In the shower, the smell of vinegar was so strong.  I wasn't sure I was going to be able to make it.  But after a few seconds, I either got used to the smell or it got better.  After my shower, I had my husband smell my hair.  He immediately made that face that let me know my hair was not very pleasant smelling (not exactly the reaction you want from your husband after getting out of the shower) but after blow drying my hair, I had him smell my hair again (he may have been a bit hesitant this time around) but he assured me that he could not smell the vinegar anymore.


And to be honest, my hair does feel a lot better.  I can tell that the build-up that accumulates from daily conditioning is gone.  From what I've been reading, many sites warn that daily use of vinegar rinses can lead to drying out your hair (not that I would want to inhale that lovely scent every time I shower anyway) so a once-a-week treatment is all that is necessary.

Here is another Apple Cider Vinegar tip that I've yet to try:

-Make a skin toner:
Vinegar has a tonic action that promotes blood circulation in the small capillaries that irrigate the skin. It is also antiseptic, preventing the proliferation of bacteria, viruses, or yeast that trigger infection. It can dissolve excessive fatty deposits at the surface of the skin and reduce scaly or peeling conditions. Lastly, vinegar regulates the pH of the skin. Vinegar is most effective when used with lavender, rosemary, rose, or elder flower. It is essential to use top-quality white wine or cider vinegar. Dry any fresh plant material for two days before using.
(Obtained from

Toner #1: Use one teaspoon of cider vinegar and two tablespoons of water.

Toner #2: Use one part apple cider vinegar to three parts witch hazel or rosewater for a gentle toner suitable for all skin types.

Toner #3: 1 cup water (rain, distilled, or spring), 1 heaping tablespoon dried Peppermint or Sage leave (or 1/4 cup fresh), 3 teaspoons Apple Cider Vinegar  (if skin is oily use 2 more teaspoons). To make an infusion of the peppermint or sage leaves, heat water until boiling. Remove from heat and add herbs. Cover and steep for 20 minutes. Strain out plant material.  Add vinegar and stir well.  Pour into a clean bottle and label.  Shake well to ensure that it mixes. Store in refrigerator for best results and use within 3 weeks.  Use toner after cleansing.

Well, I think I've had enough vinegar for today.  Have you been using vinegar? In what way?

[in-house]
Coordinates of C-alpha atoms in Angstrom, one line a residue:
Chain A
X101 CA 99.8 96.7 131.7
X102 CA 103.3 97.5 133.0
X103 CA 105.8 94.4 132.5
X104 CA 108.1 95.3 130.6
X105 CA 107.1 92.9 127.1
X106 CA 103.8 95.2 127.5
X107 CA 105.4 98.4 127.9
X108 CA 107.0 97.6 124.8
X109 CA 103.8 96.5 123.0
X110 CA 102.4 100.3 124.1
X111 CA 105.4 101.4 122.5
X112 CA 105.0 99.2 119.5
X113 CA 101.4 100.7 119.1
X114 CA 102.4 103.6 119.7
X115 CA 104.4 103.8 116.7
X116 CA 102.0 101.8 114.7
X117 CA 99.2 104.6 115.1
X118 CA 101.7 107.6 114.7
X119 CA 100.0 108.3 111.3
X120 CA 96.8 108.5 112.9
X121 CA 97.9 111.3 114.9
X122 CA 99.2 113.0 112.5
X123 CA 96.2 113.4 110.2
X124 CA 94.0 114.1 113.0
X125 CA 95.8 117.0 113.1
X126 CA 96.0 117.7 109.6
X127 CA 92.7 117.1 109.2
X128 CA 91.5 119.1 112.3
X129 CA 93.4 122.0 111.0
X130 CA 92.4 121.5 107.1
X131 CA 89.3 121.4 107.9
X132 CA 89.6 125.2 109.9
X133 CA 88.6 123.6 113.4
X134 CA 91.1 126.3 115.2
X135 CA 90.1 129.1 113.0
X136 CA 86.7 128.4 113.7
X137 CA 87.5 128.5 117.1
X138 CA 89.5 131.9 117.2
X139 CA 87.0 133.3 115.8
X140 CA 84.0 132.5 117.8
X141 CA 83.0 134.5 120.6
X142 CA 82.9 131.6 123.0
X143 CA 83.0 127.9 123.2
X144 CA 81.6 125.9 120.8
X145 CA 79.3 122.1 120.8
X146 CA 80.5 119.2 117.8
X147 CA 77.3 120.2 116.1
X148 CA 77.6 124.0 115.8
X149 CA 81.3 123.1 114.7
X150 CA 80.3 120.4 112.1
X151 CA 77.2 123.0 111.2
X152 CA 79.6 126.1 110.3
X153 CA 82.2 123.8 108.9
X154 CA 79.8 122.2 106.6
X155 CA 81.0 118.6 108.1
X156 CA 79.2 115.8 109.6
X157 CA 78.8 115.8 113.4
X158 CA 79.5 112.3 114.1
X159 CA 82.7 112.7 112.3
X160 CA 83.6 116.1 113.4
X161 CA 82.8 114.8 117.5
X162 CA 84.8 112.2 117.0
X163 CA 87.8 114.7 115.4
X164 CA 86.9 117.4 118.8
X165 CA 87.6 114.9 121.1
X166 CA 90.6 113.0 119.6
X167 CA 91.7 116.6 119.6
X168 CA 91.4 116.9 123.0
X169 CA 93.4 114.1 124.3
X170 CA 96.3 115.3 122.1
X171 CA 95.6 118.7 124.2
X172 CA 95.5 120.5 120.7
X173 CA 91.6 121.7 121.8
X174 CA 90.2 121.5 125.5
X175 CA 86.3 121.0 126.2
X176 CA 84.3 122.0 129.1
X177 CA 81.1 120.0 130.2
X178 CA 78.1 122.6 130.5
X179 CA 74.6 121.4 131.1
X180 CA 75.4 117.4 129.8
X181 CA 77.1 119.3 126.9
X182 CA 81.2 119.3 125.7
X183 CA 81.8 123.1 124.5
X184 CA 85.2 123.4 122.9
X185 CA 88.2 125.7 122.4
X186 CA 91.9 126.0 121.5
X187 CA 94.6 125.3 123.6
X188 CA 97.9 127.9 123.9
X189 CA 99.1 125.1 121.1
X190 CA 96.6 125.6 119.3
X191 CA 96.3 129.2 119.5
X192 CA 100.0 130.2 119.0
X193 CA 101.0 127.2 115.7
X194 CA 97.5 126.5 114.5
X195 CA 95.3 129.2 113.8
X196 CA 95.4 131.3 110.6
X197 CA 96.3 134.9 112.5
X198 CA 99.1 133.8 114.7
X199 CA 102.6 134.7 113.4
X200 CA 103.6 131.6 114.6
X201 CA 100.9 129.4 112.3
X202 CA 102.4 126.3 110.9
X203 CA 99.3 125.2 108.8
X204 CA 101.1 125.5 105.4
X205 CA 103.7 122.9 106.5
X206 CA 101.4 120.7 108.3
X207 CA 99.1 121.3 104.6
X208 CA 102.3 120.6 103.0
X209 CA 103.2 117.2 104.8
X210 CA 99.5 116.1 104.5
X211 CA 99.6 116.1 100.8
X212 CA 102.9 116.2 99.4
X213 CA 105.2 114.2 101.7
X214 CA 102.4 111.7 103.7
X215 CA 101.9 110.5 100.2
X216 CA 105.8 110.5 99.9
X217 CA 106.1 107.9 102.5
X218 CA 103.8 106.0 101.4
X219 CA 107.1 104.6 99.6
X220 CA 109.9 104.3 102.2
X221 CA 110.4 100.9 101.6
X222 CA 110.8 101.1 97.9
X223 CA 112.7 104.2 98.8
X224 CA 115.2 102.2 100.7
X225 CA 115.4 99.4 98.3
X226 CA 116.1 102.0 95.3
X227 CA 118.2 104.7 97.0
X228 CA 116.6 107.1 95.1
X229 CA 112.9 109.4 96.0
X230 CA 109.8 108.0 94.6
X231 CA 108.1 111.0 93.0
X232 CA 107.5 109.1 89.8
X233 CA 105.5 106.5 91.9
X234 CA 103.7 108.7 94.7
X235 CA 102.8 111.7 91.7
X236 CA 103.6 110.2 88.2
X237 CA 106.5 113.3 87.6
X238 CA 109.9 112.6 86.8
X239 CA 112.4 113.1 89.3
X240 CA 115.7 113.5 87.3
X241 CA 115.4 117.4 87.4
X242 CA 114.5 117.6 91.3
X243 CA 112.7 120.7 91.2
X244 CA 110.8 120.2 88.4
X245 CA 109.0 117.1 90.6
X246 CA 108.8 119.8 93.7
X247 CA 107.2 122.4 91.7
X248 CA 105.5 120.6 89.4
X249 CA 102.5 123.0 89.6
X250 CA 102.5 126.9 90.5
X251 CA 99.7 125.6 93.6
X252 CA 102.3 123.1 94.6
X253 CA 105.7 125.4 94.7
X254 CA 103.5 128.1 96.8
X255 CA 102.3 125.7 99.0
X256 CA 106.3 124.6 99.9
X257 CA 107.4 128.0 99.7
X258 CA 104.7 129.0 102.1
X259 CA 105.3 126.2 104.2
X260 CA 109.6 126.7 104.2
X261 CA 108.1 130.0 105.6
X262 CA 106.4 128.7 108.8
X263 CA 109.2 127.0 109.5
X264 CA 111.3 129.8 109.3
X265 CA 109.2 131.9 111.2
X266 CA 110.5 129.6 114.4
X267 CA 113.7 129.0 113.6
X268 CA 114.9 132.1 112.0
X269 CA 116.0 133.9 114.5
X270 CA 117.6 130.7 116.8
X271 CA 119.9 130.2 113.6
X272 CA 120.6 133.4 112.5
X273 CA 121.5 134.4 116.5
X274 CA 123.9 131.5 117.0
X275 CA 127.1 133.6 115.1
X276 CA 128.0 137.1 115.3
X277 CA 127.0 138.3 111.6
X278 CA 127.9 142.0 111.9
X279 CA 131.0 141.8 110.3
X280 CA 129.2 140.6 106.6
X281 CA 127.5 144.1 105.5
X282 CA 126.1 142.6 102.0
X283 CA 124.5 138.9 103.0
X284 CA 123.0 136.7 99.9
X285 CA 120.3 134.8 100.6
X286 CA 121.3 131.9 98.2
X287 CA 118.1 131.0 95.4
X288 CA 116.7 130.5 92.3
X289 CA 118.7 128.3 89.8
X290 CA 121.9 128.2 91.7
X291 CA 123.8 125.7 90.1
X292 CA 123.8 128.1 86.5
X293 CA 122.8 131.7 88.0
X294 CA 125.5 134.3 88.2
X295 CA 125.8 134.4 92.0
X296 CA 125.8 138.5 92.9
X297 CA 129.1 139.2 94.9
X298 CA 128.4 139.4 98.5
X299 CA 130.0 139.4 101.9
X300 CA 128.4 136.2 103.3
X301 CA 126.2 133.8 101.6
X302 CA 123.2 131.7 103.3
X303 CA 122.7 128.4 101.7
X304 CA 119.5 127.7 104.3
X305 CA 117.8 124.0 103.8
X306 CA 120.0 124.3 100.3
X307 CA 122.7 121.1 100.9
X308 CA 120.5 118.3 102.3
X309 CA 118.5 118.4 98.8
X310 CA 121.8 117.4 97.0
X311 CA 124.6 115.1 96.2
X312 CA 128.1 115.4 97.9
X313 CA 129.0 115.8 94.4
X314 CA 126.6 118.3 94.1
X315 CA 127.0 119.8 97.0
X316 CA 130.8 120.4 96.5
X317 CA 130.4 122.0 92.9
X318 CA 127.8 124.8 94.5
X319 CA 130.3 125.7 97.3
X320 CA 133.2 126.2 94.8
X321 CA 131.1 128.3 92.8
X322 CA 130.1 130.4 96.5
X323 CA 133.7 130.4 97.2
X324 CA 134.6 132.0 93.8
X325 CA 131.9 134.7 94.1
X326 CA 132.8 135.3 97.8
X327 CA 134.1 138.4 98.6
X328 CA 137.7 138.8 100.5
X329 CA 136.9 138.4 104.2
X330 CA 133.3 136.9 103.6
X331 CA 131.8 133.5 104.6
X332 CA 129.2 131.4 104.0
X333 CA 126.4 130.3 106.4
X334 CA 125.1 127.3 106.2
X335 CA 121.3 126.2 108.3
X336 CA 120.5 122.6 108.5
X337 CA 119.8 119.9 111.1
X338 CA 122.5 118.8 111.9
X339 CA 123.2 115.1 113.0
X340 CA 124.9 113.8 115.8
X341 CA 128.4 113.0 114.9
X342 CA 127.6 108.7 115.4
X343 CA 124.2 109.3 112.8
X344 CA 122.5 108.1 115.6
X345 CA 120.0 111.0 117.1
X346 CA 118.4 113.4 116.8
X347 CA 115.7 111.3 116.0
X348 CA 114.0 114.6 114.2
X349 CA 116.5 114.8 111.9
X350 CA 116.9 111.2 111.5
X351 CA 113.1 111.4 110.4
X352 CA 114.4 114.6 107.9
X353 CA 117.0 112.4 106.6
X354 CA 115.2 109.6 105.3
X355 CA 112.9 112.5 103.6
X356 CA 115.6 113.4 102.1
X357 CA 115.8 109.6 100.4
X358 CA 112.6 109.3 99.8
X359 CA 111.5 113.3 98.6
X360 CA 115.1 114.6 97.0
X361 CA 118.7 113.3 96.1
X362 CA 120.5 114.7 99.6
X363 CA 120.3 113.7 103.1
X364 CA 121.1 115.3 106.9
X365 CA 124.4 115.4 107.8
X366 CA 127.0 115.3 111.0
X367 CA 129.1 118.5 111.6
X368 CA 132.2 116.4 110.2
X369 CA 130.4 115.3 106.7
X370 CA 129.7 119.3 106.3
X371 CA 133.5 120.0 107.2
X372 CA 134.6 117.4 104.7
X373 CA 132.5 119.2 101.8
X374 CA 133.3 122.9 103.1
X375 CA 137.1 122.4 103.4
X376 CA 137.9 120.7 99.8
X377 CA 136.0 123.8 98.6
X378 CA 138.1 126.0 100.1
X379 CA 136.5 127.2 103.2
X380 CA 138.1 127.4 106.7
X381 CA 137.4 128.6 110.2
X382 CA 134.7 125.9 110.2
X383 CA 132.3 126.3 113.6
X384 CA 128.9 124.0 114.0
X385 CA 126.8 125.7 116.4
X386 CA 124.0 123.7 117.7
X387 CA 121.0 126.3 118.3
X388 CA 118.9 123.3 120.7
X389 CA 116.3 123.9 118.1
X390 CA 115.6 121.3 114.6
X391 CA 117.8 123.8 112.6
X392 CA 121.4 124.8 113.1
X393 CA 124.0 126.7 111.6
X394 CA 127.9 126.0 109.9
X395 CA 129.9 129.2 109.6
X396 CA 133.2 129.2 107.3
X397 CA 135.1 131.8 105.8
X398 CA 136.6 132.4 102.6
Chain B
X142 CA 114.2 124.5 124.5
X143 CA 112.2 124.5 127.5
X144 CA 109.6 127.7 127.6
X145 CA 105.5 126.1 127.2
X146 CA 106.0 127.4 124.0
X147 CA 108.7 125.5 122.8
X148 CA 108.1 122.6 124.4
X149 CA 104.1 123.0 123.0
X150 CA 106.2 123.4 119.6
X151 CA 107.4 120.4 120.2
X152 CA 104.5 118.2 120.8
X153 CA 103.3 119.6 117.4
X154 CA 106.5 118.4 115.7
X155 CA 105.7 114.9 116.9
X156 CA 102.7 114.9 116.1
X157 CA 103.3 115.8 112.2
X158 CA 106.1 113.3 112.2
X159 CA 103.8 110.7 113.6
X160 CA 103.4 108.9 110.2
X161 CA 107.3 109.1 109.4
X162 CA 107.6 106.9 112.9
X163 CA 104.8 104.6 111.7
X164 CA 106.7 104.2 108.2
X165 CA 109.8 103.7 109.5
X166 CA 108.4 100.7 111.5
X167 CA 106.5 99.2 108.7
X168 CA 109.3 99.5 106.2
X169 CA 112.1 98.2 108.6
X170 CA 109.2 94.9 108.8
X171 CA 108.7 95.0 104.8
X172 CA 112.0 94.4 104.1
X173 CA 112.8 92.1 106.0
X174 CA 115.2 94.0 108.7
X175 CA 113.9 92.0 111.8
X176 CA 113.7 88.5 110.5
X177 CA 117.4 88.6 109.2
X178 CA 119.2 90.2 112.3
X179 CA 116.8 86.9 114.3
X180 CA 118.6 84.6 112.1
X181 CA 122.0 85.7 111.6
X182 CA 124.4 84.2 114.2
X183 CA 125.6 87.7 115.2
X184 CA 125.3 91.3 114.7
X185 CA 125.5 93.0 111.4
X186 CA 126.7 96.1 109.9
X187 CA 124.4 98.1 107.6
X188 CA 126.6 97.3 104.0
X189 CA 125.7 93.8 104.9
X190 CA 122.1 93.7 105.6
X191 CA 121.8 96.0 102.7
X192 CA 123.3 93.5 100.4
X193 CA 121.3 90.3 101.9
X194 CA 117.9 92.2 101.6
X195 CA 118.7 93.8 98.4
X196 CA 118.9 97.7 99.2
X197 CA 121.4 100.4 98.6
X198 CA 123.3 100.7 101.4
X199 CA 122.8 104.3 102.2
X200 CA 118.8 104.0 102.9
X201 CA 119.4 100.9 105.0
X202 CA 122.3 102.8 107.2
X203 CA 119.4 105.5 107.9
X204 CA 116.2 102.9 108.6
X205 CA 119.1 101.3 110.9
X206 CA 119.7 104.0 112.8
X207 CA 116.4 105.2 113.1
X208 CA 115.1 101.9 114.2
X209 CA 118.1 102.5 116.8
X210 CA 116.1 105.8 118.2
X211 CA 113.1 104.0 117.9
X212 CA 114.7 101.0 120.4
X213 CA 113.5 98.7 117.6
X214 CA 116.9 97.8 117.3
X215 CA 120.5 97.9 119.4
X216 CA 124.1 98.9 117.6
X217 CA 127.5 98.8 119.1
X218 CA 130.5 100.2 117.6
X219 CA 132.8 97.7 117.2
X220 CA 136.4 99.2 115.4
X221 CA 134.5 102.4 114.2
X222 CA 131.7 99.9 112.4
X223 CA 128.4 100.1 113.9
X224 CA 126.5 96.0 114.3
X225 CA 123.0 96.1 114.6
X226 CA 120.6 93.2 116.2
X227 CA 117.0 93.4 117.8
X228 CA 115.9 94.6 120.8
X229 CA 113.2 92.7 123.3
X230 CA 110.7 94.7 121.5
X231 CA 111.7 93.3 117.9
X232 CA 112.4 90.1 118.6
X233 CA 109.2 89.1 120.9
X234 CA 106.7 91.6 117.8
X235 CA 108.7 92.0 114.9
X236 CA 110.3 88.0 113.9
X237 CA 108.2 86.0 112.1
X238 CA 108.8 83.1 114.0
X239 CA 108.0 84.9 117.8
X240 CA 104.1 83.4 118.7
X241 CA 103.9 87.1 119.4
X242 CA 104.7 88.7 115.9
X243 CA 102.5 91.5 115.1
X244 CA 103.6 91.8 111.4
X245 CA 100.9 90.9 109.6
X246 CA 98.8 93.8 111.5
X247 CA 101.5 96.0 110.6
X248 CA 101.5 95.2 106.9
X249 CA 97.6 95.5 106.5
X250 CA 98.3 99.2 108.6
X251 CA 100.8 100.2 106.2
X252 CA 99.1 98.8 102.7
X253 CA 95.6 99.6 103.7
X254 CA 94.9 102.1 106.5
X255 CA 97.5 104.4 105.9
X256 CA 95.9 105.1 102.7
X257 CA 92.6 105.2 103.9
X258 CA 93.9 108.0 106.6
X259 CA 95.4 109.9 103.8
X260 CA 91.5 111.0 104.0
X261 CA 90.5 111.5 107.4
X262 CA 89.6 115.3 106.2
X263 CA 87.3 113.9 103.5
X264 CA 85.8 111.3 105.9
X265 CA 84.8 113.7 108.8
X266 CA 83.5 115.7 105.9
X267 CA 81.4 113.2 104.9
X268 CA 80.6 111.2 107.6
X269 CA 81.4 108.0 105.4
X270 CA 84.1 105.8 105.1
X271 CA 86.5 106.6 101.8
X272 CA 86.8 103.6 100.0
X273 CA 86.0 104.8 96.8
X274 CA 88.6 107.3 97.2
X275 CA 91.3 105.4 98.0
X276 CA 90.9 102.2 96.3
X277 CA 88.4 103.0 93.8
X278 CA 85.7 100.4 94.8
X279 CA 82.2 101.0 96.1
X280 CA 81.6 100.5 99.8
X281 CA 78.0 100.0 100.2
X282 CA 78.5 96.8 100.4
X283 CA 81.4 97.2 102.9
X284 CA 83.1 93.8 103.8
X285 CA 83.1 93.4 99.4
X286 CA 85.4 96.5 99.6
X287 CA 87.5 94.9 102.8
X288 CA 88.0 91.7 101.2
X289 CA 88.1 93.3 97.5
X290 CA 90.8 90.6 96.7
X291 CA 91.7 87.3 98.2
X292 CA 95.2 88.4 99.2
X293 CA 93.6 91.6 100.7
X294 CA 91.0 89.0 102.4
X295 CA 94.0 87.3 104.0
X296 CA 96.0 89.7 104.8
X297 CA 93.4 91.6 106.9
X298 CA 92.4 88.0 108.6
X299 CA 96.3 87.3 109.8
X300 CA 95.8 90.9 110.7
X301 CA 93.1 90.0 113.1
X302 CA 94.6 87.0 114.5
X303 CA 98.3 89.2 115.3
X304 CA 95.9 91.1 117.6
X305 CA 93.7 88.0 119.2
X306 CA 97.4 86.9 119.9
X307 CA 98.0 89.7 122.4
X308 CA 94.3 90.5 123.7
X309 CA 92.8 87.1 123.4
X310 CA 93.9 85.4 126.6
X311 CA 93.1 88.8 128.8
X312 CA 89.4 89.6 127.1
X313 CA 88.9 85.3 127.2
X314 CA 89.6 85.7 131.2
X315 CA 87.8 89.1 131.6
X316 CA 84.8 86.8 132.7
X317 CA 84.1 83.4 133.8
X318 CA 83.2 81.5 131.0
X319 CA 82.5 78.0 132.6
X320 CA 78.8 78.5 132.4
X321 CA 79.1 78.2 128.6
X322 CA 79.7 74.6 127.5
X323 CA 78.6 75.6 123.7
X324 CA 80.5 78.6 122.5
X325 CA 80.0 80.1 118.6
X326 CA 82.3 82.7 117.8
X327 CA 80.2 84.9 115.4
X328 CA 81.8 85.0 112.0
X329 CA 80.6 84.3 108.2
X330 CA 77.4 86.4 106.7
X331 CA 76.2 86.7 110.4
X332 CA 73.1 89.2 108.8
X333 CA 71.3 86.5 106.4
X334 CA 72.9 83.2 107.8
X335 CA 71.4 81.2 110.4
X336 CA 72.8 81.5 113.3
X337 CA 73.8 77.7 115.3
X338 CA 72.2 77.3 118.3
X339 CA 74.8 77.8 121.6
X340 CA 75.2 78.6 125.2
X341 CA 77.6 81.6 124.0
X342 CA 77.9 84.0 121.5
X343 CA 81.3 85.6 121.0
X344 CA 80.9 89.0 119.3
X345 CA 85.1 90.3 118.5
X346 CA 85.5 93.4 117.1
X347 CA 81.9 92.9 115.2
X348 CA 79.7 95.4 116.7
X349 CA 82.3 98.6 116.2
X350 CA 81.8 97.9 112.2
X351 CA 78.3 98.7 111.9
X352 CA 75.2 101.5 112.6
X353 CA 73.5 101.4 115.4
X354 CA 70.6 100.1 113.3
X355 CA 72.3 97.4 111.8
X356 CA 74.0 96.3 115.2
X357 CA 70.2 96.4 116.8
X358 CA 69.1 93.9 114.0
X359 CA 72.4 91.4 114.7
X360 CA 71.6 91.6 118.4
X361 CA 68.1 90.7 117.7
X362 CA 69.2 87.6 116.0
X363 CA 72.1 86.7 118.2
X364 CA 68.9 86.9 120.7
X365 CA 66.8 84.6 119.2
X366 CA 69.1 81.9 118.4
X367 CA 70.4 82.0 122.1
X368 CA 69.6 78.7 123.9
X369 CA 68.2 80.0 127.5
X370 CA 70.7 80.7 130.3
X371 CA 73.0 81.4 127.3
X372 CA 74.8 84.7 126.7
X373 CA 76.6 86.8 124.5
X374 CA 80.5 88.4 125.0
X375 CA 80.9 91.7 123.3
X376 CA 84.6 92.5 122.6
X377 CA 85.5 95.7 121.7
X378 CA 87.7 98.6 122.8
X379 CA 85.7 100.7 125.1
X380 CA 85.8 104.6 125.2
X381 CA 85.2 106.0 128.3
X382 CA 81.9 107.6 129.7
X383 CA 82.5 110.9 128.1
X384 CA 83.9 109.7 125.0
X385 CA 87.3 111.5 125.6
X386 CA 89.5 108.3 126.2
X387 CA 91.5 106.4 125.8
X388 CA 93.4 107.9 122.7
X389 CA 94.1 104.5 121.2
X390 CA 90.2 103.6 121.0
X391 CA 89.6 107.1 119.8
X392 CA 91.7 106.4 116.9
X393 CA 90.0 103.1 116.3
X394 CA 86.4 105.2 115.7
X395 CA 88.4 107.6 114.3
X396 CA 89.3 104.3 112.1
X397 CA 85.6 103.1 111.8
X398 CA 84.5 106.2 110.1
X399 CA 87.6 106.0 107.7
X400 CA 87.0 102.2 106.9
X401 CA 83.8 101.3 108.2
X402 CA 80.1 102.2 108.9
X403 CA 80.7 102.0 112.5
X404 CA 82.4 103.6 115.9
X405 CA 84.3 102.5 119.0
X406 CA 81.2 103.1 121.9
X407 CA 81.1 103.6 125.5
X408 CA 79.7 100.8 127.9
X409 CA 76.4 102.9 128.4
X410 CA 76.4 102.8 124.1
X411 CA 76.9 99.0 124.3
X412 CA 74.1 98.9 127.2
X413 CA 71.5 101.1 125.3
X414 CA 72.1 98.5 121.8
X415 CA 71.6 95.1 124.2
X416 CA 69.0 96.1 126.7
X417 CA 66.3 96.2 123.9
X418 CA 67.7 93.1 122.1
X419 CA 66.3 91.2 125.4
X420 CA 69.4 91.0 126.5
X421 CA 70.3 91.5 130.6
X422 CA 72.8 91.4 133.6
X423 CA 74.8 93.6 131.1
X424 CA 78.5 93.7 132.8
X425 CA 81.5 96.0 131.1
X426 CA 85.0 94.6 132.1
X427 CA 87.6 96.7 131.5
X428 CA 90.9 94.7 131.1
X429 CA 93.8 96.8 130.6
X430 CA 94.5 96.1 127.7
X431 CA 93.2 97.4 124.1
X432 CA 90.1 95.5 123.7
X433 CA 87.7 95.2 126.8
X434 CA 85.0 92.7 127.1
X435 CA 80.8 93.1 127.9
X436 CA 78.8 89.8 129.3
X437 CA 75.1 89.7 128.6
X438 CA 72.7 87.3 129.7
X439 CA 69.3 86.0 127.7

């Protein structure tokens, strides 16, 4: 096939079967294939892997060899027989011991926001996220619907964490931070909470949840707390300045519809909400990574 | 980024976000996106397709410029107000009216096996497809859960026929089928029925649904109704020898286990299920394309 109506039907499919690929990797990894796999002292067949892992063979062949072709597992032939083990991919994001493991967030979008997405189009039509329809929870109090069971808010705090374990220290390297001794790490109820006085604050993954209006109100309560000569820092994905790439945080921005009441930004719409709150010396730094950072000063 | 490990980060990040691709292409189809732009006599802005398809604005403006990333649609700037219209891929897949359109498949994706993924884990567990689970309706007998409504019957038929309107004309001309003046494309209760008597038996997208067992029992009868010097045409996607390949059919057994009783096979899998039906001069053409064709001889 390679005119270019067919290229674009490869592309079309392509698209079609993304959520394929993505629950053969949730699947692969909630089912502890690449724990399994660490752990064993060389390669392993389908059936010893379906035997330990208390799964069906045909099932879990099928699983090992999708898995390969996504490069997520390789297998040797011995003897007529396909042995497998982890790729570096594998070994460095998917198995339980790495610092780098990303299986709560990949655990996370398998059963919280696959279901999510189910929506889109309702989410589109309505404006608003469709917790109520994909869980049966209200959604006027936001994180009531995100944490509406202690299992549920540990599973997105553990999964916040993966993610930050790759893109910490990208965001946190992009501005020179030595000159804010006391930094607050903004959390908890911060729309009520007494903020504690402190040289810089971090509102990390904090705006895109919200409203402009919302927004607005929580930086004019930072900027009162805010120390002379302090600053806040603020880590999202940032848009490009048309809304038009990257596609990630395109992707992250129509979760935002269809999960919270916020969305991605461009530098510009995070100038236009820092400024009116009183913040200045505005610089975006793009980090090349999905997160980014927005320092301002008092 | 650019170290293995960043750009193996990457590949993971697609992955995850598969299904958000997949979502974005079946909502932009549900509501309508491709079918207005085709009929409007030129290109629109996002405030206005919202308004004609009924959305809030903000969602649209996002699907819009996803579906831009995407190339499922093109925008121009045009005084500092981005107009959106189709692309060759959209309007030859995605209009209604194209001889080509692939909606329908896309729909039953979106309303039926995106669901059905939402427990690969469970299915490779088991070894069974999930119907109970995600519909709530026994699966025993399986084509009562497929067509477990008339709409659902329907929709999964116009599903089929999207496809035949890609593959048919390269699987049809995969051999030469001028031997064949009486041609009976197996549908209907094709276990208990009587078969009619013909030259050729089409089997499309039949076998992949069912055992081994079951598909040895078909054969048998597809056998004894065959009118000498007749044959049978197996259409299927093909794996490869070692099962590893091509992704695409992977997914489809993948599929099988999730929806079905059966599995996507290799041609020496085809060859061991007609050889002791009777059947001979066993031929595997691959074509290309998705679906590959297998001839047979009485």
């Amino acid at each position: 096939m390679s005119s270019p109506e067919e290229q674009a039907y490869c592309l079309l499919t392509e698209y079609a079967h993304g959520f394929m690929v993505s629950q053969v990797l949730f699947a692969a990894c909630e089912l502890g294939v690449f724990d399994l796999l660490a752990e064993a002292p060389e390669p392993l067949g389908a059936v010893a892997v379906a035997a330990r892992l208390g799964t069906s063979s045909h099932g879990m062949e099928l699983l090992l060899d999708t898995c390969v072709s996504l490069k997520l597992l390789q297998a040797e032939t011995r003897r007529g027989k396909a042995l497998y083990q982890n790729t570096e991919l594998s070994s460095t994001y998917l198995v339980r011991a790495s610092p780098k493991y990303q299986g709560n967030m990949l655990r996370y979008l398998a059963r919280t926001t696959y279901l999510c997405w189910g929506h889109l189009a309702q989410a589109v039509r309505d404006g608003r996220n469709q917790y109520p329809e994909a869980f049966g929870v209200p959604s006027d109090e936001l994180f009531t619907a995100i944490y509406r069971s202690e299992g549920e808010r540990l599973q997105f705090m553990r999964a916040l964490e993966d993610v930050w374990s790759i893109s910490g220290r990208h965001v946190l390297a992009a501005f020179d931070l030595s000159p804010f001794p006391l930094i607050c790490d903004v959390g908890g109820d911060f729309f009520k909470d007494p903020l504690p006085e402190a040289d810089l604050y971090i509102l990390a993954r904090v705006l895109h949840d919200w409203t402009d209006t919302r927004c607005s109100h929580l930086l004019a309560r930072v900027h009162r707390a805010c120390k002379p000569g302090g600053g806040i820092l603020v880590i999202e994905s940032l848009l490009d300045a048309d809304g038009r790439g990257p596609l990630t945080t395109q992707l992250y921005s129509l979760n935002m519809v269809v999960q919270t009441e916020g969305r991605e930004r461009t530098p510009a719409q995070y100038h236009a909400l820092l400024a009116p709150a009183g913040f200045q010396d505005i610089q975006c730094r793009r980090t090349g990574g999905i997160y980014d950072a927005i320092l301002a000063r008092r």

Monday, August 16, 2010

Cleaning Naturally With Vinegar: Day 1

To be honest, I was hesitant to start this experiment.  My husband was even more hesitant.  If he even sees the vinegar bottle on the counter, he makes a sour face.  I don't blame him.  Vinegar isn't exactly pleasant in smell, but after finding a great deal at Costco, I knew it was time to see if I was capable of making the switch.  My Costco sells a two-pack of vinegar, each container is 1 gallon, for only $3.48.  That is pretty awesome.  A 24 oz bottle of the most popular kitchen and bathroom cleaners can easily set you back $5.  And to top it off, they market each one separately so that we think we need separate cleaners for each area and task in our home.

Vinegar is a one-stop cleaner.  It can be used on floors, on counters, in sinks to get rid of clogs, in the microwave, the bathtub, to clean grills, for gardening, on the carpet, as a bee sting remedy, to cure hiccups, fight dandruff, and in laundry.  And that's a condensed list!

Go here for a complete list.

I want to use vinegar instead of harsh chemicals, but my goal is to start slowly.  Yesterday, I ran vinegar through our coffee pot, followed by two loads of water.  My coffee pot lost all of it's coffee-tinged stains and I can see through it again.  Yay!
I also cleaned our kitchen counters with it.  I soaked a wash cloth in vinegar and gave them a quick once over.  I was surprised at how clean the counters seemed.   I could not see a difference from when I use a chemical-based cleaner and when I use vinegar.  Then I mopped our kitchen floor using vinegar.  I was super nervous about doing this because it is 90 degrees outside during the day and we do not have an AC.  I imagined our little apartment hot and smelling like vinegar.  Definitely not a pretty thought.  But I went for it anyway.  I mixed one part vinegar with two parts warm water and went to work.  It did smell like vinegar at first, but was nothing a quick spray of febreeze couldn't fix.

It's been about two hours since I did the cleaning and I can't smell any vinegar.  I'm pretty impressed with the results and am a little anxious to see what I can do with it tomorrow.